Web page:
Hilversum — When Barack Obama won the US election in 2008, there was hope that his foreign policy would boost economic opportunities, not least for Africa, where he traces his Kenyan roots.
Four years later, many have expressed disappointment in the president. Boniface Mwangi is one such person. And yet, as the award-winning Kenyan photographer said when speaking to RNW via Skype on Election Day, Obama now has a second chance to make it right.
At Mwangi's office in Nairobi, among the photos of historical activists, such as Malcolm X, Che Guevara and Martin Luther King, is a life-size cardboard image of Obama. "He's an inspiration to anyone out there that you can achieve what you want in life," Mwangi says.
In 2008, his admiration for Obama proved compelling enough to take out a bank loan so he could travel to the US and witness election euphoria first hand. Today the 29 year old still has three months' worth of loans to pay off, but he believes the debt was worth incurring. "I had never seen anything like it," he says about his visit Stateside.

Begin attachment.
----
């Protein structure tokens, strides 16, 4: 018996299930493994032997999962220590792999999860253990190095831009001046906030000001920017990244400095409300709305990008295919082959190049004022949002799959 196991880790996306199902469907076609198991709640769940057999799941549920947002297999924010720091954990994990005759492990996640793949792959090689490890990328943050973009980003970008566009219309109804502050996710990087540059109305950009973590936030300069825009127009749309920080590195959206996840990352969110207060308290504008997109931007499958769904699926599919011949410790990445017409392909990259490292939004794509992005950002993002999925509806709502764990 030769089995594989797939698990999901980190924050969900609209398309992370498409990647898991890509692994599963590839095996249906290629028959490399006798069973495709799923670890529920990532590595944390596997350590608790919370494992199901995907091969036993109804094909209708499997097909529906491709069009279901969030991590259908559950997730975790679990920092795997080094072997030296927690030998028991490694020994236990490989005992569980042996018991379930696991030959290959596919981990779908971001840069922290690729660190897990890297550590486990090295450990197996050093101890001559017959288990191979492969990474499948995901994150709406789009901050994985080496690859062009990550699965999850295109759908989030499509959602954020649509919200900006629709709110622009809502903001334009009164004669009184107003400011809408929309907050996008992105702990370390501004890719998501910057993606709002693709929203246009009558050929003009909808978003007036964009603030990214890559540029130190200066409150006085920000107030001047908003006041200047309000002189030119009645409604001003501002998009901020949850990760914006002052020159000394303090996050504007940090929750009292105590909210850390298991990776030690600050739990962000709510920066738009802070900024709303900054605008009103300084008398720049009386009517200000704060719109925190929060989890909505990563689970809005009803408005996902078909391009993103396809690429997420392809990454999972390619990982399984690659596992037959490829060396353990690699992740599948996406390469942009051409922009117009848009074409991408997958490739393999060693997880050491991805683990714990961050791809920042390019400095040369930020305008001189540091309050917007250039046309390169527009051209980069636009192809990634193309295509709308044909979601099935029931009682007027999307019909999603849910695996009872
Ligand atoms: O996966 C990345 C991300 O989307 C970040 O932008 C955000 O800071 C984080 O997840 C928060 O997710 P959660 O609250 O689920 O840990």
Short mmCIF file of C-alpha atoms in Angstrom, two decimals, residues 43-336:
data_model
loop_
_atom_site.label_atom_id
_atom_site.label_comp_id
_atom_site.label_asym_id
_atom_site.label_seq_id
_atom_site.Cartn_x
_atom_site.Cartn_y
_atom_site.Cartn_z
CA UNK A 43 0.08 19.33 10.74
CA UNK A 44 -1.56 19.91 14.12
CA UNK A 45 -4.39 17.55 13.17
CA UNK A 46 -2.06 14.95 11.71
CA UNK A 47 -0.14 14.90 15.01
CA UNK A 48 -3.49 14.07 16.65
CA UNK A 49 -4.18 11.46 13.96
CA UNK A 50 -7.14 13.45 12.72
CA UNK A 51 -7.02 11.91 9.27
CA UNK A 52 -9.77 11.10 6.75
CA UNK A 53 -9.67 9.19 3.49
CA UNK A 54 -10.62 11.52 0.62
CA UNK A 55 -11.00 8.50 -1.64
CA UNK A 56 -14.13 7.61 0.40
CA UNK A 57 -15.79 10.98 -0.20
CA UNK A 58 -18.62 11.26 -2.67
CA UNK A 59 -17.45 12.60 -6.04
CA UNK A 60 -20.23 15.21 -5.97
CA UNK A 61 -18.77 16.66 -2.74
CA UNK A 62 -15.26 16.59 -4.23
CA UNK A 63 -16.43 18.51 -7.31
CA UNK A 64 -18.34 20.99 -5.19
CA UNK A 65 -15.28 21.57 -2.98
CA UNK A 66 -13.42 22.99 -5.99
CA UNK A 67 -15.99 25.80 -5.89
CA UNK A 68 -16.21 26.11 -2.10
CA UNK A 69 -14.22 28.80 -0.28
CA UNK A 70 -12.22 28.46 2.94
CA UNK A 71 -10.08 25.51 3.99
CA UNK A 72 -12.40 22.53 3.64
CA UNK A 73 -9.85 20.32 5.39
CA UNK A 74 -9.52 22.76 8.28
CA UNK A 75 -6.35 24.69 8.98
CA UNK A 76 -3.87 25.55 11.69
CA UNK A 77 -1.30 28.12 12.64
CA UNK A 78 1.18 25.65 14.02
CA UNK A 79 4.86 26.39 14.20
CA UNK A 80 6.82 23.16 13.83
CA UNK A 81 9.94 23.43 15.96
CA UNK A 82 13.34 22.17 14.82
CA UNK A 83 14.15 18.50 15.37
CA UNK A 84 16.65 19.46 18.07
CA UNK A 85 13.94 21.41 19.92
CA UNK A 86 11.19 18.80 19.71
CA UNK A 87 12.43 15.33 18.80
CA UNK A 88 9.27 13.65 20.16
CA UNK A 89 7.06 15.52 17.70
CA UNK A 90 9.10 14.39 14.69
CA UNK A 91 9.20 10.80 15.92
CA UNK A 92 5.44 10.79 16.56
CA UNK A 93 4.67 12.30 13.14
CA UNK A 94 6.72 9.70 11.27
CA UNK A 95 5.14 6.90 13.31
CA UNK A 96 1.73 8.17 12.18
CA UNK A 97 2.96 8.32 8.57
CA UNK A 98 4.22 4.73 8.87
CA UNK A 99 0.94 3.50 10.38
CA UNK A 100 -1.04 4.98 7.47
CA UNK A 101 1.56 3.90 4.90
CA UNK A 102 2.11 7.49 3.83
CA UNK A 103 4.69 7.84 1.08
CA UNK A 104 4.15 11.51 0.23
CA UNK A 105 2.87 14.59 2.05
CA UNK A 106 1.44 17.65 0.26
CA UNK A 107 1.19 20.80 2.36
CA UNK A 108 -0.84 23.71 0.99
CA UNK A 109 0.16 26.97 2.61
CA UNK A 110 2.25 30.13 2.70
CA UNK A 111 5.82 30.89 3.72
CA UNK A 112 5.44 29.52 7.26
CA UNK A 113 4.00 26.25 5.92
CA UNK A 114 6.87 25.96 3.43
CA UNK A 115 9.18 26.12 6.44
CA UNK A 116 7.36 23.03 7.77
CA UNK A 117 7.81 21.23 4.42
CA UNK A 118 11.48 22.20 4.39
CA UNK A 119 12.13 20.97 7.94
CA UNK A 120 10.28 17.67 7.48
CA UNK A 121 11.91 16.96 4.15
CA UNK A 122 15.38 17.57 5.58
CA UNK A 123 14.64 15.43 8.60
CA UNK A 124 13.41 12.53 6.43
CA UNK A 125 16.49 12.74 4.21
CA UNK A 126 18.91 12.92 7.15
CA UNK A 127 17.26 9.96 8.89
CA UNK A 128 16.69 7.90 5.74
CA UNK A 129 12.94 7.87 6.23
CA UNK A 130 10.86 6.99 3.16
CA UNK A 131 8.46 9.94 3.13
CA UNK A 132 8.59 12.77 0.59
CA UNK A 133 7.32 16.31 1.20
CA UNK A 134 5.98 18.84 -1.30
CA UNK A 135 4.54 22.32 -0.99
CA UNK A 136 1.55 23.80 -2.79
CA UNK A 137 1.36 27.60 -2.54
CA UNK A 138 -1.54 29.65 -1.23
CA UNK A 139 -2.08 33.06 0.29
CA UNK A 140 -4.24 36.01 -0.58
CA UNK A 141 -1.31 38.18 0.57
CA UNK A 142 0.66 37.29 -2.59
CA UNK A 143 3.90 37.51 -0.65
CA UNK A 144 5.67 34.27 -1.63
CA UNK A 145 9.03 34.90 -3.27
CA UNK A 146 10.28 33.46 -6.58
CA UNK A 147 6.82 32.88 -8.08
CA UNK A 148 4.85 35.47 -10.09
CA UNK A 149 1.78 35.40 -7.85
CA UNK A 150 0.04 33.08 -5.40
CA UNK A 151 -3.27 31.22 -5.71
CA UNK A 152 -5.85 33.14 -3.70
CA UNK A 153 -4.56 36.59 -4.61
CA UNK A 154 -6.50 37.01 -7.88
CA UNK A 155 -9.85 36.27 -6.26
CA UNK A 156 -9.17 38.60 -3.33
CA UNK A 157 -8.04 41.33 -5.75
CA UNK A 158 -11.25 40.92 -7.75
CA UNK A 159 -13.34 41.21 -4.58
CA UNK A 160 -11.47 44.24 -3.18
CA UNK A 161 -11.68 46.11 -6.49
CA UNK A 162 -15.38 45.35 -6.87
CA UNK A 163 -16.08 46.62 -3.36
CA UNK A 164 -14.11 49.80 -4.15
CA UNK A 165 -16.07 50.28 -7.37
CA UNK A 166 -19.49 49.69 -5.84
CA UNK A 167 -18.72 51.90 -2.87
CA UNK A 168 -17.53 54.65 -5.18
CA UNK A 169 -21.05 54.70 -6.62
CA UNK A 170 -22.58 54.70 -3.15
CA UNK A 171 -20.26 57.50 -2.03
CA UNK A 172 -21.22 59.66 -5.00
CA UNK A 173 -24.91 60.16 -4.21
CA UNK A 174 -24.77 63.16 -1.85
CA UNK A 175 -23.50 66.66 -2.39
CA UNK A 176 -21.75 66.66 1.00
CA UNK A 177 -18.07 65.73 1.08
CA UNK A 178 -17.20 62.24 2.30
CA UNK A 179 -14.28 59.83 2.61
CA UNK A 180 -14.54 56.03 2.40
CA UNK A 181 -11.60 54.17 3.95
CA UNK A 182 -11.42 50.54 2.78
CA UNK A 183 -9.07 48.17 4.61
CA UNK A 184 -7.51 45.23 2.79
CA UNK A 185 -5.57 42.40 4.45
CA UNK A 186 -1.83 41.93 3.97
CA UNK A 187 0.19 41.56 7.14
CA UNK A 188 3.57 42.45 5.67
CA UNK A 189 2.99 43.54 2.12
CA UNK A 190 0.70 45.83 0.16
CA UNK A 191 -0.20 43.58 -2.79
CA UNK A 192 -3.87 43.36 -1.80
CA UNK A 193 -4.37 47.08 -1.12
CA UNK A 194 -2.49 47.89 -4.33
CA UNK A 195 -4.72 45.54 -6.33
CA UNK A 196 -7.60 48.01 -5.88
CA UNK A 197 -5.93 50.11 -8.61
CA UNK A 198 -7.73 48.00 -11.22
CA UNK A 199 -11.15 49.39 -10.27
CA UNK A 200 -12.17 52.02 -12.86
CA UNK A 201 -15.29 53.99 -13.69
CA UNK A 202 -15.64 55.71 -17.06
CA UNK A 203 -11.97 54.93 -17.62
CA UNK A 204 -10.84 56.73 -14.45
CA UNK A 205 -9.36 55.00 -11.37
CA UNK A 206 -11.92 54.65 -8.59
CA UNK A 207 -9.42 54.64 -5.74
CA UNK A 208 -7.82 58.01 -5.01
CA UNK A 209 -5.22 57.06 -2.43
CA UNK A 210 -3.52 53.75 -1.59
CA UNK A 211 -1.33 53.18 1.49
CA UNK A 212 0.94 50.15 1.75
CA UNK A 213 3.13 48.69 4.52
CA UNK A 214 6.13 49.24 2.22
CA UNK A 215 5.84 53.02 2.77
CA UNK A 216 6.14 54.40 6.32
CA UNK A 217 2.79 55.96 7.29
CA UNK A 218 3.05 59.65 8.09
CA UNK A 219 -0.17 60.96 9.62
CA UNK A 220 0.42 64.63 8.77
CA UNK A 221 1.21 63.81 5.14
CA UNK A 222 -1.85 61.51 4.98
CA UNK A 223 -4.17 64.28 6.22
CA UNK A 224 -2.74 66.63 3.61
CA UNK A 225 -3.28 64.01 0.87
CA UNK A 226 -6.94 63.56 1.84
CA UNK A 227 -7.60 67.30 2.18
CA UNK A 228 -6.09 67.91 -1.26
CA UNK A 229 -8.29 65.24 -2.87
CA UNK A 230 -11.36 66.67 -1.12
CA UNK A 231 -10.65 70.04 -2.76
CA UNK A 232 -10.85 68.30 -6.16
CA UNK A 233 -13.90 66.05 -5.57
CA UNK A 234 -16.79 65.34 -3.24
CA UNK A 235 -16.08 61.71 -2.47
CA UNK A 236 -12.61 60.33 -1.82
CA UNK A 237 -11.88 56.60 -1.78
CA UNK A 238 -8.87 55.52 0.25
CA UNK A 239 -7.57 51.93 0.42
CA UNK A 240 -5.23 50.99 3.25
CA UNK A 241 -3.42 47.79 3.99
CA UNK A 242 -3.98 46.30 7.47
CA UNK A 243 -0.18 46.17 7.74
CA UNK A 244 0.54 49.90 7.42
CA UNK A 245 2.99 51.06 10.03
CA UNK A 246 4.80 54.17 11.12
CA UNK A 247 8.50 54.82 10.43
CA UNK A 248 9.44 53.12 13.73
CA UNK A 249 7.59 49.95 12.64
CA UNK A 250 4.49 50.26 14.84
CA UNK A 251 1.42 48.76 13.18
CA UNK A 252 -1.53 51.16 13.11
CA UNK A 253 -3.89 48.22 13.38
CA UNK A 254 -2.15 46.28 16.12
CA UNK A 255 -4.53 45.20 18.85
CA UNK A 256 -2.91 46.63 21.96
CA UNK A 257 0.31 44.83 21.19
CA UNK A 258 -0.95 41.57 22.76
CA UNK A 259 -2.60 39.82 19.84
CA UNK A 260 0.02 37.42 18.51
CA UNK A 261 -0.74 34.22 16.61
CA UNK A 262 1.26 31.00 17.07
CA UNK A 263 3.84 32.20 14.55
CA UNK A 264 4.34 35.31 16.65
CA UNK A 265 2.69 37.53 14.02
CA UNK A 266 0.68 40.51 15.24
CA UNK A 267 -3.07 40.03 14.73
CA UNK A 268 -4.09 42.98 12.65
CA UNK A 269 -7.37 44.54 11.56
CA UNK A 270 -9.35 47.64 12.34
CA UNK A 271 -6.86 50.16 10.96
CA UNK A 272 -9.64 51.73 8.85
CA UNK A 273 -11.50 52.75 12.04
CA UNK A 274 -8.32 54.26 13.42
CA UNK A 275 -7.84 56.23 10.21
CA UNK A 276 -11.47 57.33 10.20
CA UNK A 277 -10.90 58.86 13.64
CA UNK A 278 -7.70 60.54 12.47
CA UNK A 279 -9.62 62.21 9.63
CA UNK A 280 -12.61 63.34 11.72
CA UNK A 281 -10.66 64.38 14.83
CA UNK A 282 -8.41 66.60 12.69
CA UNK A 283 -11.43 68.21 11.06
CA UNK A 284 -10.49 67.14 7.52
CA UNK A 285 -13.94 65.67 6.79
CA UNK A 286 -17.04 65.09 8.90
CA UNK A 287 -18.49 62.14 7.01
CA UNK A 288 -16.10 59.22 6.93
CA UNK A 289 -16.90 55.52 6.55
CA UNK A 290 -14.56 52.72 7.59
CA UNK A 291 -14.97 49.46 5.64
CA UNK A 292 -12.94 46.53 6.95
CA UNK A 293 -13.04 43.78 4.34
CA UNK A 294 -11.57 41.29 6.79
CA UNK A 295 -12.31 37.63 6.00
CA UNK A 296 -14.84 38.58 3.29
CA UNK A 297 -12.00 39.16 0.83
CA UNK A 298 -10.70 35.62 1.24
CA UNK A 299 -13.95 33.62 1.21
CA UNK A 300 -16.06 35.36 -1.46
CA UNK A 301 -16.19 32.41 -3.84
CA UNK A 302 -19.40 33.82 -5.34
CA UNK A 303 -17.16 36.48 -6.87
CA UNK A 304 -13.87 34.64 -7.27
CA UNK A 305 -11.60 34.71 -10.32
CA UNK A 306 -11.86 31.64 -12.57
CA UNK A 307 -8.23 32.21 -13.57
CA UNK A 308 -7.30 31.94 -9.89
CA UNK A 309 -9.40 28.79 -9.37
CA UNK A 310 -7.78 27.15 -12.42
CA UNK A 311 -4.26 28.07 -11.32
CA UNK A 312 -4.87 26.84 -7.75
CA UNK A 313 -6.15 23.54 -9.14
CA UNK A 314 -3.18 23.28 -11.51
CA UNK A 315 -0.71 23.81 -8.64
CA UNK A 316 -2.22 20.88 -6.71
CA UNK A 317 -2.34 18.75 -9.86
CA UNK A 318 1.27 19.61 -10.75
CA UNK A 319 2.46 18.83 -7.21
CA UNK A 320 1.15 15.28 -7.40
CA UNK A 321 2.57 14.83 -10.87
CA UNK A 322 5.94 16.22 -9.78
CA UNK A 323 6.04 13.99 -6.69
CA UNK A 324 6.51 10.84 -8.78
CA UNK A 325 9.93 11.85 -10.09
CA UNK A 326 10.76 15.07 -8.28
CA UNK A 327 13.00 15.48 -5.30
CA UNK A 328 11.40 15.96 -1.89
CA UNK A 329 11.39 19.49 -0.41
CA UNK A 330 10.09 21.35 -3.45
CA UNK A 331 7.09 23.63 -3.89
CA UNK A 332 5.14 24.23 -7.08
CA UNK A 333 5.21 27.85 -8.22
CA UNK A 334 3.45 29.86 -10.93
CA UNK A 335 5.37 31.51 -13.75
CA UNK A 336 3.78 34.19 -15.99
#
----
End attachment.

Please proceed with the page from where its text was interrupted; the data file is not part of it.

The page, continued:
"Young people were so excited about politics, even beyond America. Everyone in Kenya was talking about Obama, kids were being born called Obama, public transport was being called Obama. Everything was just Obama," he recalls. "It was Obamamania across the world. And I thought it was good for me to see history in the making."
Although Mwangi says George W. Bush has so far done more for Africa than Obama, he remains adamant that the president of Kenyan descent is the right man for the job because, more than any other US leader, he understands the continent's needs.
"Obama has African heritage, has come to Africa, has African relatives," he says. "He may be the American President, but what America does affects Africa."
Still, Mwangi wonders what has happened to the changes pledged four years ago.
"Obama is afraid of how he'll be judged, how he'll come out. So he's not truly himself," the photographer offers as a possible explanation for unfulfilled promises.
Yet, Mwangi believes that now that the president has dealt with complex national issues, such as the American healthcare system, this time he'll hit the ground running. And this time perhaps he won't forget about the promises he made to the world - Kenya included.